With club week behind them, vice presidents felt qualified to offer advice to anyone whowould hold the position in the future.

“Don’t stress,” Orozco said. “Be active in asking for help because doing everything alonewill burn you out.”

“Be organized and don’t be afraid to delegate tasks,” Knight said.And last, but certainly not least: “Have fun with it!” Taylor said.!"#$#%&'()* 

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Chi Omega Piwas a club united by their love for eachother, service to others and the colors pink and green.

The club focused many of their efforts on service projects andactivities to encourage students at the Sunshine School.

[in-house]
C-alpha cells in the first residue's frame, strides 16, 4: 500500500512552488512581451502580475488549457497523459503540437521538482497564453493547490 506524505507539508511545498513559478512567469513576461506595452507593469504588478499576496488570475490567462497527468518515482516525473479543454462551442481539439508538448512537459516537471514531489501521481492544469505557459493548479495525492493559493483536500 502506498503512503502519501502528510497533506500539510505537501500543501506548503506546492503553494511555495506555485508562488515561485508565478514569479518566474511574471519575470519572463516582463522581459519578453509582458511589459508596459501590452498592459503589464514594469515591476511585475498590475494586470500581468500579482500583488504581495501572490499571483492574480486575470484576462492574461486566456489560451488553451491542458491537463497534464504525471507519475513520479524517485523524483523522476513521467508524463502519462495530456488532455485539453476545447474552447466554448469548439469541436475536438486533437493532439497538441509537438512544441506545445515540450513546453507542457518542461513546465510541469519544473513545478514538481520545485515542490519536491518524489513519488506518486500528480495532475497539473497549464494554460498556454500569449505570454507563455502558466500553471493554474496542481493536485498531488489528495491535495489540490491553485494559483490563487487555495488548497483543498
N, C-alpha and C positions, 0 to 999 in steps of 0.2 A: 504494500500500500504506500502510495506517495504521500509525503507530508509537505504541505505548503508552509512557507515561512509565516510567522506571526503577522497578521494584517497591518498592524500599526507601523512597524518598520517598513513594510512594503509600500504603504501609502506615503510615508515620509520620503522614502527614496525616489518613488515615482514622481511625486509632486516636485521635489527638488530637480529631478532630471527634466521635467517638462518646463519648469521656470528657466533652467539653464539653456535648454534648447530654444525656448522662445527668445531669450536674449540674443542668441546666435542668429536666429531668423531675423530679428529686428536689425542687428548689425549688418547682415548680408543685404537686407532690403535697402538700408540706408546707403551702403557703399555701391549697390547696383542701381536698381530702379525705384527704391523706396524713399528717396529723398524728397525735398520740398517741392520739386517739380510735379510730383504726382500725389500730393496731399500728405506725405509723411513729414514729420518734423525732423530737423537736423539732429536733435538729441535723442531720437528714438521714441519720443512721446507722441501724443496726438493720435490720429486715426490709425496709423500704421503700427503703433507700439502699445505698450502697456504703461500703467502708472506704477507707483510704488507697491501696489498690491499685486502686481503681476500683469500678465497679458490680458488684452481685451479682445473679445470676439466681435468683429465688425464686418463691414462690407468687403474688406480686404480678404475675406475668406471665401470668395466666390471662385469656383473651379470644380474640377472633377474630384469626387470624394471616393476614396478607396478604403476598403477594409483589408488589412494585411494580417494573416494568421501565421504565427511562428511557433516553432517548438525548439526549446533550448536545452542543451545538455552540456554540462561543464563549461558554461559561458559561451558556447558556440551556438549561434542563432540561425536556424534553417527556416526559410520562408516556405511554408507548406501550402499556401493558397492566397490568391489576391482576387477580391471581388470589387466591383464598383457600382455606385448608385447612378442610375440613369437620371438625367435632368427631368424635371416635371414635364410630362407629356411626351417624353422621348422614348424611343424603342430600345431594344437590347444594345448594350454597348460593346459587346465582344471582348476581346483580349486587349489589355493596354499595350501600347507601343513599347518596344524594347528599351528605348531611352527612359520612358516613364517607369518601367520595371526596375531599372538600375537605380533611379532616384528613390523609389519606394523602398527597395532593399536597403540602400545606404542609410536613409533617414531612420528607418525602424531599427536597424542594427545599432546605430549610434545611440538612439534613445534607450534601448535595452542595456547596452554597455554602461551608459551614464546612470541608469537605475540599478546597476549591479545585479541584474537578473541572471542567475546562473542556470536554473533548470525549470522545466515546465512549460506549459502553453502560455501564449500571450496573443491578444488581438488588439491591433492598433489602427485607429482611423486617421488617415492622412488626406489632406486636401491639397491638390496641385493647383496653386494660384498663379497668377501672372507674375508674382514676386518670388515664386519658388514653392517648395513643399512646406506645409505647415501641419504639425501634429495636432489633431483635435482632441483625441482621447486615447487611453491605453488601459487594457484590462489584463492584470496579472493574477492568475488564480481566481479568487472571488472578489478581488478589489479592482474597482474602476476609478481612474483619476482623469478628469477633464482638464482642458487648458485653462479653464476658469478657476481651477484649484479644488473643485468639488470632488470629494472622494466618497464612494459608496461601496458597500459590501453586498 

“We hold a haunted house around Halloween every year for thestudents, and I love seeing their faces and responses,” junior servicedirector Amanda Bower said.

In addition to host ing the haunted house, Chi Omega Pi also hadan annual Christmas tradition that made a difference in the lives ofthe Sunshine School kids.

“At Christmas we each buy gifts for the students so they eachhave a present to open,” Chilton said. “Then Santa Claus comes

and delivers the gifts to the kids. Afterwards we get towatch a video and we get to see the reaction from allthe students. Getting to see how happy and excited theyare is so rewarding. This year we actually get to go and

help deliver the gifts and be there to see their reactionsand I am so excited.”

Chi Omega Pi were girls who knew how to have fun andserve others at the same time.